In response to the above, some will assert that the history of Christianity is not without its own faults. In this they are correct. Throughout history there have been many who profess the name of Christ yet are responsible for much bloodshed. Some of the more popular accusations levied against Christianity include the Inquisition, the Crusades, and the Salem Witch Trials. These atrocities, however, dwarf in comparison to the brutality atheism has wrought in the world. The Inquisition resulted in around five thousand deaths over a period of about three hundred years. The Crusades, eight in total, resulted in approximately 1.5 million deaths, and the Salem Witch Trials ended with a total of nineteen people killed.

The lower numbers of people killed in the above examples in no way minimizes the suffering of those afflicted, nor is there any excuse for the actions that produced these tragedies. But they do show that Christianity is not nearly as violent as some have asserted. These examples demonstrate the fallen condition of human nature even among those who falsely profess the Christian faith to justify their actions.

It should be recognized that those who engaged in these types of activities while professing to hold to the Christian faith were acting counter to what they professed to believe. A true Christian is someone who not only believes the truths of the Bible but whose life seeks to reflect those truths. However, those who disavow God’s existence are in many ways acting in agreement with their worldview because without God there is no absolute moral law by which to identify an action as truly evil. And without a measure by which to identify an evil act, how can the act be said to be wrong?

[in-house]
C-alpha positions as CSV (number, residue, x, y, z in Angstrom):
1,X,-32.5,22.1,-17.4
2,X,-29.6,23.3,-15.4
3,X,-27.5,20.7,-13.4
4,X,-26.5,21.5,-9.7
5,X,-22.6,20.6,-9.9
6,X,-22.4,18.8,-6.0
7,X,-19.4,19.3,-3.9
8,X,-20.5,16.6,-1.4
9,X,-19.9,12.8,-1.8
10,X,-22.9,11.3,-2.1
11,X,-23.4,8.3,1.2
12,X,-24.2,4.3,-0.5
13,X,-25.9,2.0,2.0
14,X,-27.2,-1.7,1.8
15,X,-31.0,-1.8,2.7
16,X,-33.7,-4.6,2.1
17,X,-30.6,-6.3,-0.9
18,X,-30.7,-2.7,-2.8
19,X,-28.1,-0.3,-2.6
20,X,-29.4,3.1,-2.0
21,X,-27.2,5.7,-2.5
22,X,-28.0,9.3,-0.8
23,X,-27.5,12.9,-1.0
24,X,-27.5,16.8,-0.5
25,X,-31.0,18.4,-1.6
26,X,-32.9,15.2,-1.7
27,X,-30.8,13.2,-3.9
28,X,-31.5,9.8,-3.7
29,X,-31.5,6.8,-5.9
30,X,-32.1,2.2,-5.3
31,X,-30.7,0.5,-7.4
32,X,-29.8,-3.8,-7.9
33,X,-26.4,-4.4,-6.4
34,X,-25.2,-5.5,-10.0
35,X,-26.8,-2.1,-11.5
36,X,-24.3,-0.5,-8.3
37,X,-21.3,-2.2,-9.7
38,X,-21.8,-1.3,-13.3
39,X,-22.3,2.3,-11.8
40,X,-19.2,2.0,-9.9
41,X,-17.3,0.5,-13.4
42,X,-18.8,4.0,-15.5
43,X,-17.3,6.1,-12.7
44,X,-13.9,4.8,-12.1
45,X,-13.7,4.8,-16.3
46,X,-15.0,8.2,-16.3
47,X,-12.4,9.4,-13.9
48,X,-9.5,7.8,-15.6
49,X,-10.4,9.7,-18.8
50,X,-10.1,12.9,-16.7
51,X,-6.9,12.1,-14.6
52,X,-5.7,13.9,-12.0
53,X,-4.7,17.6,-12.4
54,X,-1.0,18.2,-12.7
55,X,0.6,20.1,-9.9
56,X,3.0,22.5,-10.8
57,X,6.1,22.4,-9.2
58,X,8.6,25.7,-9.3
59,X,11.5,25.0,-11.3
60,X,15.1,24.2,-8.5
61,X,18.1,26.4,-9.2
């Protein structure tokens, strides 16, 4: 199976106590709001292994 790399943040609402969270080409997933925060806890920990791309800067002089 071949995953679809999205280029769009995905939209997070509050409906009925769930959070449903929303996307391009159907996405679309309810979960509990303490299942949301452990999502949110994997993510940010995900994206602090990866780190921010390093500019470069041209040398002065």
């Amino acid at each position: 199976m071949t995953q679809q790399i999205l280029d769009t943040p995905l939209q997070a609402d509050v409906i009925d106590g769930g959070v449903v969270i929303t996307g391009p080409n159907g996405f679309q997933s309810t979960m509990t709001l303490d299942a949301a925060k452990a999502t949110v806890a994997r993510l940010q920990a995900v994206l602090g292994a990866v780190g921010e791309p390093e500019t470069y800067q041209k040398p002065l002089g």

This does not mean that Christians are perfect, but merely that those who profess the name of Christ would not commit the morally reprehensible acts associated with such incidents as the Crusades or the Inquisition. We can conclude then that it is not reasonable to reject the Christian faith over the actions of a few whose lives are lived contradictory to what the Bible teaches.

Without a doubt, the question of evil is one of the most difficult issues to address for skeptics and even for our own times of doubt and testing. According to Josh and Sean McDowell, “Evil and suffering are not merely intellectual matters to be solved but belong to our personal experience.” The answer to the problem of evil, biblically speaking, is rather straightforward. Evil exists because of the fallenness and freedom of humanity. This does not imply that the Bible in any way minimizes the grief and suffering people experience. It simply explains the cause and provides answers and hope.